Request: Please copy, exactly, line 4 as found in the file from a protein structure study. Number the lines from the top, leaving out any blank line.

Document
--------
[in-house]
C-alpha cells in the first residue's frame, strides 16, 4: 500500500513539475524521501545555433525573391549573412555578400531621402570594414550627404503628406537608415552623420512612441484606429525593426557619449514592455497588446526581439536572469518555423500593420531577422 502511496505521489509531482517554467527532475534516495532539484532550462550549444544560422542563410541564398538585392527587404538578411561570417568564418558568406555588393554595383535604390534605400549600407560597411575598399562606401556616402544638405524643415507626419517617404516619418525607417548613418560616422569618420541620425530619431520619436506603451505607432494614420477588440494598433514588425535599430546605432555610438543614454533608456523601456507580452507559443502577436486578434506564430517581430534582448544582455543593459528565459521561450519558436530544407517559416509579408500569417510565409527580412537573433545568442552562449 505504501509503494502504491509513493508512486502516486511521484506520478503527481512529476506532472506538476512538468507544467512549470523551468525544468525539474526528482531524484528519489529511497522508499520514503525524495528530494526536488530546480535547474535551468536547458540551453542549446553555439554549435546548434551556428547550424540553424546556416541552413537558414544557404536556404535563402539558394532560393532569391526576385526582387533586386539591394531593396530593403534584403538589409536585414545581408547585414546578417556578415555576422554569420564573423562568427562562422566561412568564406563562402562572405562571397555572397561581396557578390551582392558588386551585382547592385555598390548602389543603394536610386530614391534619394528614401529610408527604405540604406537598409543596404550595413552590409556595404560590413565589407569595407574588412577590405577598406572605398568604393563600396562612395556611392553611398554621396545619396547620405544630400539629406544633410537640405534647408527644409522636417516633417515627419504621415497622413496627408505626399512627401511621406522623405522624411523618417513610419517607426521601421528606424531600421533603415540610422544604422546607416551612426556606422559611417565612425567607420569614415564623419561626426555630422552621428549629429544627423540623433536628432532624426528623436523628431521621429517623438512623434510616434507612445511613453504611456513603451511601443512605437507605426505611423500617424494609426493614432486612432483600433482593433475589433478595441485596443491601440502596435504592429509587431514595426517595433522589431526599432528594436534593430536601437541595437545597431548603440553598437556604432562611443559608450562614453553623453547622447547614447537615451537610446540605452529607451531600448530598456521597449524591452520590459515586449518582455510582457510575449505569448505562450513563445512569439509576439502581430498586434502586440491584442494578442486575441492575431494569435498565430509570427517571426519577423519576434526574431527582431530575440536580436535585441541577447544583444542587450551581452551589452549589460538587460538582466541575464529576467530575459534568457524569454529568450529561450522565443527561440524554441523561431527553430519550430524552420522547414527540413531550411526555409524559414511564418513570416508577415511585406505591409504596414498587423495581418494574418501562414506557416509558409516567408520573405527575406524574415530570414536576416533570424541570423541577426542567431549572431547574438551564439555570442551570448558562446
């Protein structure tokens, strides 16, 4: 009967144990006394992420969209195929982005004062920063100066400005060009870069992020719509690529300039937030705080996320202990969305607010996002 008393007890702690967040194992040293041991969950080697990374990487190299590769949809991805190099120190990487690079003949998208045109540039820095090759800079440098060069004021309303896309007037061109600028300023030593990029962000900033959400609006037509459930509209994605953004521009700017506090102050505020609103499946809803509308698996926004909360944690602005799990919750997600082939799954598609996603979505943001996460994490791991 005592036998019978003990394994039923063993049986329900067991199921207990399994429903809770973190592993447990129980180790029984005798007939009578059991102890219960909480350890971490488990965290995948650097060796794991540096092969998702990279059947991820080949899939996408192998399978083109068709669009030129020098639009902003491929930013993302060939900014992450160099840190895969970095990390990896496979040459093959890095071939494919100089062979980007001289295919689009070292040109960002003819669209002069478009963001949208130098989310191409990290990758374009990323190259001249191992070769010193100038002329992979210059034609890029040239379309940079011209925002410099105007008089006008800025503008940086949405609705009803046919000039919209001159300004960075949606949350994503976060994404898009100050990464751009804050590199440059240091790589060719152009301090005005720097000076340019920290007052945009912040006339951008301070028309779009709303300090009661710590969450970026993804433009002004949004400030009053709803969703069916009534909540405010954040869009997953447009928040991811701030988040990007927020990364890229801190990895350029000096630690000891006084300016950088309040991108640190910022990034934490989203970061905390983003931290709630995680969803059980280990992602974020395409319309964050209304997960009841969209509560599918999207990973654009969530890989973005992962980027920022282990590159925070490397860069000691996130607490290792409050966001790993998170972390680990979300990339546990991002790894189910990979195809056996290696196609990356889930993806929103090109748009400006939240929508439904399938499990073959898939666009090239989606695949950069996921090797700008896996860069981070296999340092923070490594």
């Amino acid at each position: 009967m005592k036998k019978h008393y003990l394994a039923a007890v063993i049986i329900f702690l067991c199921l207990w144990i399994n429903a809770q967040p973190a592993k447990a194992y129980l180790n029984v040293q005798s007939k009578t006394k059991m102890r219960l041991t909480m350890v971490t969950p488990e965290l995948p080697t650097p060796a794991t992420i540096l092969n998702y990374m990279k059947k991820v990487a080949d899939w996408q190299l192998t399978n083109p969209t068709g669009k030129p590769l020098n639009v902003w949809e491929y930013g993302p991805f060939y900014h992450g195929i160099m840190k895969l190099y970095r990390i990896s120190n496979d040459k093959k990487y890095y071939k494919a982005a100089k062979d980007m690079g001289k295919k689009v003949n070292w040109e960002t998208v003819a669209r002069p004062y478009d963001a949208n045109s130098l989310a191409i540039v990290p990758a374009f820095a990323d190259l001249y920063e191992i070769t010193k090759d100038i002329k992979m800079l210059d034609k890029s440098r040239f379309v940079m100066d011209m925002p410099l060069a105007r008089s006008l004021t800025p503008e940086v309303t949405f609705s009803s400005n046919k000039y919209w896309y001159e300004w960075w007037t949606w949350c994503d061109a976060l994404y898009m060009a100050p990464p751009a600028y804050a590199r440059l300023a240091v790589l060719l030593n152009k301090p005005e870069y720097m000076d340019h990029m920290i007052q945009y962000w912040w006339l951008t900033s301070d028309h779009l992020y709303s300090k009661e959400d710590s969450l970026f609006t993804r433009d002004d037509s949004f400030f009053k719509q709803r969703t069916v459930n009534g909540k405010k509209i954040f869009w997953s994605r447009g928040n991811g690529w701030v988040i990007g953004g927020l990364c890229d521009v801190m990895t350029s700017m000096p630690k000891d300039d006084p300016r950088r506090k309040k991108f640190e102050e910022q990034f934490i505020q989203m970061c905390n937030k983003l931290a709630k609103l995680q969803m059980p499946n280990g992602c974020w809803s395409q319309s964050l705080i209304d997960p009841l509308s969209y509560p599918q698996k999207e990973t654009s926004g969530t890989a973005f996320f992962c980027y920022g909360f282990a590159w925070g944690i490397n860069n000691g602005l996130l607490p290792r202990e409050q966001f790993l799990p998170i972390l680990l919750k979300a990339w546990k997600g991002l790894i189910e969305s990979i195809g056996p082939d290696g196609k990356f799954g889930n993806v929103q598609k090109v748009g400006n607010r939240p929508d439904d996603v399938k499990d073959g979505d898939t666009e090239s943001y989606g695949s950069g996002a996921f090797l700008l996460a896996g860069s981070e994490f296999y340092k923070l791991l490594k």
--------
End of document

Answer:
């Amino acid at each position: 009967m005592k036998k019978h008393y003990l394994a039923a007890v063993i049986i329900f702690l067991c199921l207990w144990i399994n429903a809770q967040p973190a592993k447990a194992y129980l180790n029984v040293q005798s007939k009578t006394k059991m102890r219960l041991t909480m350890v971490t969950p488990e965290l995948p080697t650097p060796a794991t992420i540096l092969n998702y990374m990279k059947k991820v990487a080949d899939w996408q190299l192998t399978n083109p969209t068709g669009k030129p590769l020098n639009v902003w949809e491929y930013g993302p991805f060939y900014h992450g195929i160099m840190k895969l190099y970095r990390i990896s120190n496979d040459k093959k990487y890095y071939k494919a982005a100089k062979d980007m690079g001289k295919k689009v003949n070292w040109e960002t998208v003819a669209r002069p004062y478009d963001a949208n045109s130098l989310a191409i540039v990290p990758a374009f820095a990323d190259l001249y920063e191992i070769t010193k090759d100038i002329k992979m800079l210059d034609k890029s440098r040239f379309v940079m100066d011209m925002p410099l060069a105007r008089s006008l004021t800025p503008e940086v309303t949405f609705s009803s400005n046919k000039y919209w896309y001159e300004w960075w007037t949606w949350c994503d061109a976060l994404y898009m060009a100050p990464p751009a600028y804050a590199r440059l300023a240091v790589l060719l030593n152009k301090p005005e870069y720097m000076d340019h990029m920290i007052q945009y962000w912040w006339l951008t900033s301070d028309h779009l992020y709303s300090k009661e959400d710590s969450l970026f609006t993804r433009d002004d037509s949004f400030f009053k719509q709803r969703t069916v459930n009534g909540k405010k509209i954040f869009w997953s994605r447009g928040n991811g690529w701030v988040i990007g953004g927020l990364c890229d521009v801190m990895t350029s700017m000096p630690k000891d300039d006084p300016r950088r506090k309040k991108f640190e102050e910022q990034f934490i505020q989203m970061c905390n937030k983003l931290a709630k609103l995680q969803m059980p499946n280990g992602c974020w809803s395409q319309s964050l705080i209304d997960p009841l509308s969209y509560p599918q698996k999207e990973t654009s926004g969530t890989a973005f996320f992962c980027y920022g909360f282990a590159w925070g944690i490397n860069n000691g602005l996130l607490p290792r202990e409050q966001f790993l799990p998170i972390l680990l919750k979300a990339w546990k997600g991002l790894i189910e969305s990979i195809g056996p082939d290696g196609k990356f799954g889930n993806v929103q598609k090109v748009g400006n607010r939240p929508d439904d996603v399938k499990d073959g979505d898939t666009e090239s943001y989606g695949s950069g996002a996921f090797l700008l996460a896996g860069s981070e994490f296999y340092k923070l791991l490594k």